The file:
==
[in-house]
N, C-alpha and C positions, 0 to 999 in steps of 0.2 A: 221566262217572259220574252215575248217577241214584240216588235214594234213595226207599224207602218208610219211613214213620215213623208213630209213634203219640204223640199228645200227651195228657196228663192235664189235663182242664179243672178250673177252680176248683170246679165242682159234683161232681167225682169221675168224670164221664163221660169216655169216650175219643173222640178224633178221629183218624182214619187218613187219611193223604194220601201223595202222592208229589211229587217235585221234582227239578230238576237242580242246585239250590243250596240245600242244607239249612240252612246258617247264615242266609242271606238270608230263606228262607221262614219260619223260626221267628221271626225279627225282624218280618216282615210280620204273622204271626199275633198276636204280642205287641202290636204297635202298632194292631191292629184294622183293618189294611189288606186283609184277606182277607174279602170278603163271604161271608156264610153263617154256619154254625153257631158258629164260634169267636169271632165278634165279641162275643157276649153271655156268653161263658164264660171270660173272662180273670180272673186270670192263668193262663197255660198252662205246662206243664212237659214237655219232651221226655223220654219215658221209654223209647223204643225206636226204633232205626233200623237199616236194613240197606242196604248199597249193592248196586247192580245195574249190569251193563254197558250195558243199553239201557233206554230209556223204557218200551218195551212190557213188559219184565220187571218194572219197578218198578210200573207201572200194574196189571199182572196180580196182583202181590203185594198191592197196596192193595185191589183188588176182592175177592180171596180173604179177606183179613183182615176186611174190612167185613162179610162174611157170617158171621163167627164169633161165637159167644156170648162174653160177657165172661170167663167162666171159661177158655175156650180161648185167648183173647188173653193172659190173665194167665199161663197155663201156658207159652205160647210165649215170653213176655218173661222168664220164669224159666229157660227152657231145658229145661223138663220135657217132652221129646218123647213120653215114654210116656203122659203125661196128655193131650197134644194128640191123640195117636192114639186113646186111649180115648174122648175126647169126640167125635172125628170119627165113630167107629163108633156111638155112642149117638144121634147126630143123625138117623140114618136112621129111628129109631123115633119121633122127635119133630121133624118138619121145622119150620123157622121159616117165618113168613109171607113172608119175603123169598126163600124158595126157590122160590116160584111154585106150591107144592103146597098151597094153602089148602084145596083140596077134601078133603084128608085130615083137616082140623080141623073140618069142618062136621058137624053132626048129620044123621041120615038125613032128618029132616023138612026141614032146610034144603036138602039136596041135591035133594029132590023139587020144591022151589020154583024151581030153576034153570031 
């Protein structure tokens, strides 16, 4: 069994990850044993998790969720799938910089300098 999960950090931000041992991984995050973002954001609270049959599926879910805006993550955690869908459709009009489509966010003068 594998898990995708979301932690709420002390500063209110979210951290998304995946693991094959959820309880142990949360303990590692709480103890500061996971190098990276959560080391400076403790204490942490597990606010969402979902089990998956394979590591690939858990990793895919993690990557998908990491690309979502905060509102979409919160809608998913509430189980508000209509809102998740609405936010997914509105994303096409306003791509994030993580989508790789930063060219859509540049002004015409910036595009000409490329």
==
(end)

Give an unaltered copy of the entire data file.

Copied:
[in-house]
N, C-alpha and C positions, 0 to 999 in steps of 0.2 A: 221566262217572259220574252215575248217577241214584240216588235214594234213595226207599224207602218208610219211613214213620215213623208213630209213634203219640204223640199228645200227651195228657196228663192235664189235663182242664179243672178250673177252680176248683170246679165242682159234683161232681167225682169221675168224670164221664163221660169216655169216650175219643173222640178224633178221629183218624182214619187218613187219611193223604194220601201223595202222592208229589211229587217235585221234582227239578230238576237242580242246585239250590243250596240245600242244607239249612240252612246258617247264615242266609242271606238270608230263606228262607221262614219260619223260626221267628221271626225279627225282624218280618216282615210280620204273622204271626199275633198276636204280642205287641202290636204297635202298632194292631191292629184294622183293618189294611189288606186283609184277606182277607174279602170278603163271604161271608156264610153263617154256619154254625153257631158258629164260634169267636169271632165278634165279641162275643157276649153271655156268653161263658164264660171270660173272662180273670180272673186270670192263668193262663197255660198252662205246662206243664212237659214237655219232651221226655223220654219215658221209654223209647223204643225206636226204633232205626233200623237199616236194613240197606242196604248199597249193592248196586247192580245195574249190569251193563254197558250195558243199553239201557233206554230209556223204557218200551218195551212190557213188559219184565220187571218194572219197578218198578210200573207201572200194574196189571199182572196180580196182583202181590203185594198191592197196596192193595185191589183188588176182592175177592180171596180173604179177606183179613183182615176186611174190612167185613162179610162174611157170617158171621163167627164169633161165637159167644156170648162174653160177657165172661170167663167162666171159661177158655175156650180161648185167648183173647188173653193172659190173665194167665199161663197155663201156658207159652205160647210165649215170653213176655218173661222168664220164669224159666229157660227152657231145658229145661223138663220135657217132652221129646218123647213120653215114654210116656203122659203125661196128655193131650197134644194128640191123640195117636192114639186113646186111649180115648174122648175126647169126640167125635172125628170119627165113630167107629163108633156111638155112642149117638144121634147126630143123625138117623140114618136112621129111628129109631123115633119121633122127635119133630121133624118138619121145622119150620123157622121159616117165618113168613109171607113172608119175603123169598126163600124158595126157590122160590116160584111154585106150591107144592103146597098151597094153602089148602084145596083140596077134601078133603084128608085130615083137616082140623080141623073140618069142618062136621058137624053132626048129620044123621041120615038125613032128618029132616023138612026141614032146610034144603036138602039136596041135591035133594029132590023139587020144591022151589020154583024151581030153576034153570031 
């Protein structure tokens, strides 16, 4: 069994990850044993998790969720799938910089300098 999960950090931000041992991984995050973002954001609270049959599926879910805006993550955690869908459709009009489509966010003068 594998898990995708979301932690709420002390500063209110979210951290998304995946693991094959959820309880142990949360303990590692709480103890500061996971190098990276959560080391400076403790204490942490597990606010969402979902089990998956394979590591690939858990990793895919993690990557998908990491690309979502905060509102979409919160809608998913509430189980508000209509809102998740609405936010997914509105994303096409306003791509994030993580989508790789930063060219859509540049002004015409910036595009000409490329």